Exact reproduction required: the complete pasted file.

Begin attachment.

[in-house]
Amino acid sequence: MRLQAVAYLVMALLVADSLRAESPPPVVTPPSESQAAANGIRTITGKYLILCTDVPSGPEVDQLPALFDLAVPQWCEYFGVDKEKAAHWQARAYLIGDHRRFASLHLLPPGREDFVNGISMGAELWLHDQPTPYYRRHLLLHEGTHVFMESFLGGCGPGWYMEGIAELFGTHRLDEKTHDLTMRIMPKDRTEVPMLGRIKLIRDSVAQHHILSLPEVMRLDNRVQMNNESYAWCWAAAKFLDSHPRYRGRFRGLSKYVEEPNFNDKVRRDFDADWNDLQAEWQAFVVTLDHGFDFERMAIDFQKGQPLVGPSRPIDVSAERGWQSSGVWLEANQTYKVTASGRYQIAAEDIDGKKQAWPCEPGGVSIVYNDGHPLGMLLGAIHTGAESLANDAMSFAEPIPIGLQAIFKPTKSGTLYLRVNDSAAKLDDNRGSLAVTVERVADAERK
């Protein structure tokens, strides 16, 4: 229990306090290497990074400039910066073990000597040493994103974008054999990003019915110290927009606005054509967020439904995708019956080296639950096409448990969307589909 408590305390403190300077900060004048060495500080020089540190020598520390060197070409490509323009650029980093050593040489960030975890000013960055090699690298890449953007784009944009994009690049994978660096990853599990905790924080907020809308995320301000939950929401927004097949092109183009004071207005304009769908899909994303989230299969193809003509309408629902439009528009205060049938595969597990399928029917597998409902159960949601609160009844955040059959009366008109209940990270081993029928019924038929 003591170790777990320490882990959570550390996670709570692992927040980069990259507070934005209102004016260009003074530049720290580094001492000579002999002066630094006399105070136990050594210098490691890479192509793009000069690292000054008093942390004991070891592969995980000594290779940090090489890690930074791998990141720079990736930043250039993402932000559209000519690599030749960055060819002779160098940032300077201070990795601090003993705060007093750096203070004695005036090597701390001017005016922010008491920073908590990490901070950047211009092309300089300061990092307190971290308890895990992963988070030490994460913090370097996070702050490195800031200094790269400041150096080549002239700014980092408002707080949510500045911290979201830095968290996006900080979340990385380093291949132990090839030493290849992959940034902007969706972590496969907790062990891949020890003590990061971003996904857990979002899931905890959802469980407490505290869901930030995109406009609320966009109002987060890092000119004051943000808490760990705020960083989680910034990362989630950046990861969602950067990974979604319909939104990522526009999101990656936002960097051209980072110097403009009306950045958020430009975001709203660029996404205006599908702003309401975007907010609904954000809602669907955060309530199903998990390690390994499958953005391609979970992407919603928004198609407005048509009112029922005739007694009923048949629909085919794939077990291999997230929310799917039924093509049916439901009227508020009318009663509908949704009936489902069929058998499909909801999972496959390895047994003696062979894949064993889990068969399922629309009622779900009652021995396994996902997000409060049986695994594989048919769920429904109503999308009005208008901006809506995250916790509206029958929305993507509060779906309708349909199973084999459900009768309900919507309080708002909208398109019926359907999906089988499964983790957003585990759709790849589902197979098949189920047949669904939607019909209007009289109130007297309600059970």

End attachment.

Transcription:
[in-house]
Amino acid sequence: MRLQAVAYLVMALLVADSLRAESPPPVVTPPSESQAAANGIRTITGKYLILCTDVPSGPEVDQLPALFDLAVPQWCEYFGVDKEKAAHWQARAYLIGDHRRFASLHLLPPGREDFVNGISMGAELWLHDQPTPYYRRHLLLHEGTHVFMESFLGGCGPGWYMEGIAELFGTHRLDEKTHDLTMRIMPKDRTEVPMLGRIKLIRDSVAQHHILSLPEVMRLDNRVQMNNESYAWCWAAAKFLDSHPRYRGRFRGLSKYVEEPNFNDKVRRDFDADWNDLQAEWQAFVVTLDHGFDFERMAIDFQKGQPLVGPSRPIDVSAERGWQSSGVWLEANQTYKVTASGRYQIAAEDIDGKKQAWPCEPGGVSIVYNDGHPLGMLLGAIHTGAESLANDAMSFAEPIPIGLQAIFKPTKSGTLYLRVNDSAAKLDDNRGSLAVTVERVADAERK
């Protein structure tokens, strides 16, 4: 229990306090290497990074400039910066073990000597040493994103974008054999990003019915110290927009606005054509967020439904995708019956080296639950096409448990969307589909 408590305390403190300077900060004048060495500080020089540190020598520390060197070409490509323009650029980093050593040489960030975890000013960055090699690298890449953007784009944009994009690049994978660096990853599990905790924080907020809308995320301000939950929401927004097949092109183009004071207005304009769908899909994303989230299969193809003509309408629902439009528009205060049938595969597990399928029917597998409902159960949601609160009844955040059959009366008109209940990270081993029928019924038929 003591170790777990320490882990959570550390996670709570692992927040980069990259507070934005209102004016260009003074530049720290580094001492000579002999002066630094006399105070136990050594210098490691890479192509793009000069690292000054008093942390004991070891592969995980000594290779940090090489890690930074791998990141720079990736930043250039993402932000559209000519690599030749960055060819002779160098940032300077201070990795601090003993705060007093750096203070004695005036090597701390001017005016922010008491920073908590990490901070950047211009092309300089300061990092307190971290308890895990992963988070030490994460913090370097996070702050490195800031200094790269400041150096080549002239700014980092408002707080949510500045911290979201830095968290996006900080979340990385380093291949132990090839030493290849992959940034902007969706972590496969907790062990891949020890003590990061971003996904857990979002899931905890959802469980407490505290869901930030995109406009609320966009109002987060890092000119004051943000808490760990705020960083989680910034990362989630950046990861969602950067990974979604319909939104990522526009999101990656936002960097051209980072110097403009009306950045958020430009975001709203660029996404205006599908702003309401975007907010609904954000809602669907955060309530199903998990390690390994499958953005391609979970992407919603928004198609407005048509009112029922005739007694009923048949629909085919794939077990291999997230929310799917039924093509049916439901009227508020009318009663509908949704009936489902069929058998499909909801999972496959390895047994003696062979894949064993889990068969399922629309009622779900009652021995396994996902997000409060049986695994594989048919769920429904109503999308009005208008901006809506995250916790509206029958929305993507509060779906309708349909199973084999459900009768309900919507309080708002909208398109019926359907999906089988499964983790957003585990759709790849589902197979098949189920047949669904939607019909209007009289109130007297309600059970």